Tuesday, July 30, 2019

Western States 2019

Summitting Squaw. (Photo: Jenelle Potvin)

Sometimes I look back on the things I loved in childhood, where my favorite novels were wilderness survival stories and my favorite TV show was High Mountain Rangers (That link will take you to a fuzzy version of a particular HMR episode about a woman in the overall lead of a 100 mile trail race across the Sierra.), and it seems like I must have just sprinted out of the womb with a desire for adventure, wilderness, and endurance sports. I don’t know how a girl becomes such a thing at a young age, but when I first heard about the Western States 100 as a kid, I knew I wanted to run it one day.

My first actual encounter with the race was to volunteer at one of the Memorial Day Weekend training runs in 2004. I’d never run an ultra before, but I was supremely ultra-curious. I’d lived in Truckee, very close to the race course, for a few years, and I needed to see this thing with my own eyes. I would be working the Michigan Bluff aid station, but I and the other volunteers had arrived much earlier than necessary. So Shannon Weil brought us all back to her place to hang out for a while. 

I had absolutely no idea who Shannon was at the time, but I felt so welcomed into the Western States community by her. When I saw the Wendell Robie Cup sitting in her living room, with Ann Trason’s name engraved 14 times, my eyes about popped out of my head. We drank cold sodas and lemonade on her porch while Shannon shared stories from past races and from recent training days when she had hosted Scott Jurek. This was back in Scott Jurek’s heyday, and I was honestly like, “Umm, you know Scott Jurek? He stayed at your house? You are the coolest person I’ve ever met. Tell me everything!” I just sat there soaking it all up. I could not possibly have gotten a better introduction to the world of Western States! 

Fourteen years later, and I was a 5-year loser in the lottery for Western States. (It had taken me 5 years to get in the first time, but I never actually won the lottery - I just got shuffled in under the now defunct Two-Time-Loser rule to run the race in 2011.) I am typically very matter-of-fact about the Western States Lottery. Don’t expect to get in, and you won’t be disappointed! But 2018 was different. This was my 6th year in a row, I had 32 tickets in the hat, and I was sitting in Sean Flanagan’s lucky seat. (I am sworn to secrecy about exactly which seat this is, so don’t even ask.) So when Shannon Weil stepped onto the stage to pick the next 20 entrants, I had a good feeling. I’m totally in to the whole symbolism of these things, and I felt it would be rather poetic if Shannon pulled my name.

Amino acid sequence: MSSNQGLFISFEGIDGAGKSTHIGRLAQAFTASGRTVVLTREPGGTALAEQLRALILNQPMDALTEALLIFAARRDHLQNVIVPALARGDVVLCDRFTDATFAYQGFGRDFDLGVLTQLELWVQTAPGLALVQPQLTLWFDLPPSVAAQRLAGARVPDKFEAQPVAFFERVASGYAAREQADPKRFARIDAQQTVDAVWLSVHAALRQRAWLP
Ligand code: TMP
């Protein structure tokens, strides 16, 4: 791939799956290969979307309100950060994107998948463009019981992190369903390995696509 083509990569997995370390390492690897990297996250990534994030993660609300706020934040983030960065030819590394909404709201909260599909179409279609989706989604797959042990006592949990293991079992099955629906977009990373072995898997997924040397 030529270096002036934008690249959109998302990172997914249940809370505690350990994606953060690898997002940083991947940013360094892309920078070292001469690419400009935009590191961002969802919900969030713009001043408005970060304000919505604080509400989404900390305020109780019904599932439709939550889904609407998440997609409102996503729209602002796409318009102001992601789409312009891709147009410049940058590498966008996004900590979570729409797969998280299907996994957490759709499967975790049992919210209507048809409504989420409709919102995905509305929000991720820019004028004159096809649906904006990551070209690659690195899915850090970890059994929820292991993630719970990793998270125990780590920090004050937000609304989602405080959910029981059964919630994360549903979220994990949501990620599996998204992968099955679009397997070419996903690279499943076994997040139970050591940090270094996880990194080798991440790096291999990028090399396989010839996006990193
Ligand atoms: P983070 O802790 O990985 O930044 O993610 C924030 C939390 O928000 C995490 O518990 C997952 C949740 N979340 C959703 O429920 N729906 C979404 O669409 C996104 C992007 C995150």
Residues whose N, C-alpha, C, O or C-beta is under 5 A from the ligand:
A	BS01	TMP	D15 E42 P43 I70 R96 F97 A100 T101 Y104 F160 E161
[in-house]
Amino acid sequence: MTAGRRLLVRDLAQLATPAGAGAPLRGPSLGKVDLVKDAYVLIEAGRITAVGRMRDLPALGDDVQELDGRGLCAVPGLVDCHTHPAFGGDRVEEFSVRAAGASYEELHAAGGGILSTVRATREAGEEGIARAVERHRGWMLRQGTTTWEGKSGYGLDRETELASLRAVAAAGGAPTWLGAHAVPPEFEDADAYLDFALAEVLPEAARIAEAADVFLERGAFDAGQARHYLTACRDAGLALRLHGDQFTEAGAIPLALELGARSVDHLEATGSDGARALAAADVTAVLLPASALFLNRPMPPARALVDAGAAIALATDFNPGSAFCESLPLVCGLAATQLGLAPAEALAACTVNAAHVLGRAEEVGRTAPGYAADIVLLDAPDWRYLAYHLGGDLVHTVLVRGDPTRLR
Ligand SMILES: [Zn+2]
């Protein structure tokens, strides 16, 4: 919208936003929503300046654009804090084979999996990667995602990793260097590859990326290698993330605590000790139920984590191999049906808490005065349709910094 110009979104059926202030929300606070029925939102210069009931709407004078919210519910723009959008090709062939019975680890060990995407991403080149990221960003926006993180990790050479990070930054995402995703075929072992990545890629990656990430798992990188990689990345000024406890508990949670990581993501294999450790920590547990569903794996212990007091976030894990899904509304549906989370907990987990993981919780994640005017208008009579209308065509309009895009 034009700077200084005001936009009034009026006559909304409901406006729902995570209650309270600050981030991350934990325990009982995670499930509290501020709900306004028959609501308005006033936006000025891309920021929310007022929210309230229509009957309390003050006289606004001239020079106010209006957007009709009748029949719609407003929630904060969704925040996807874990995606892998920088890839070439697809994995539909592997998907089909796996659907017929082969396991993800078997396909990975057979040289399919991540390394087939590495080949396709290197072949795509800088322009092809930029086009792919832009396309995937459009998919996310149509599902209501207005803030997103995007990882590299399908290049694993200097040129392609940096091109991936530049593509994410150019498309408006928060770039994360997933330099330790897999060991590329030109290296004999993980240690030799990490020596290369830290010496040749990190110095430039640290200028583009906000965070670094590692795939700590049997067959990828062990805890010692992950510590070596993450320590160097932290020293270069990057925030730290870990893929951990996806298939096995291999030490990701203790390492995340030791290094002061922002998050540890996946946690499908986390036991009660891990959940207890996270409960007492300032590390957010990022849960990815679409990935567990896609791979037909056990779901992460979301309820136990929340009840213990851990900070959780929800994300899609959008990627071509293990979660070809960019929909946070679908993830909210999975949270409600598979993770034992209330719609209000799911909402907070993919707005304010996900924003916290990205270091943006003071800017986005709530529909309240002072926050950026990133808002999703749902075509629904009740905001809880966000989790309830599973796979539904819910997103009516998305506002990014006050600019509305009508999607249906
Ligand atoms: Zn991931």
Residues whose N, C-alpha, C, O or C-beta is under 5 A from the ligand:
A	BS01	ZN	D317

And then she did.

With Sean and Jenelle, at the lottery.

Coming full circle, my growth as a runner, developing my own roots in this historic community. These turn out to be the themes of Western States 2019 for me. For most of my running career, I have always been about faster or farther. I am unashamed of my competitive nature. But this year would bring me no improvement on either of those fronts, and I am happy to discover I’m finding joy in my running and racing in spite of that.

Western States is an incredibly special race for everyone, and I am no different. Just winning an entry makes you feel like the whole universe loves you, even if it denied you on 9 of 10 previous occasions (which it did). One result of the excitement that surrounds the race is that I immediately had the support of my best running friends for crewing and pacing.

Jenelle. In addition to running hundreds of training miles together, we had attended the lottery together for the last two years where she won in ‘17, and I won in ‘18. There’s something awesome about sharing that moment with someone who completely understands the significance. She has run the race twice herself, in addition to crew and volunteer duties on other years, so I knew she was the perfect person to have as my crew chief. I would trust Jenelle with my life. (Plus, as you’ll notice in this race report, she’s an incredible photographer.)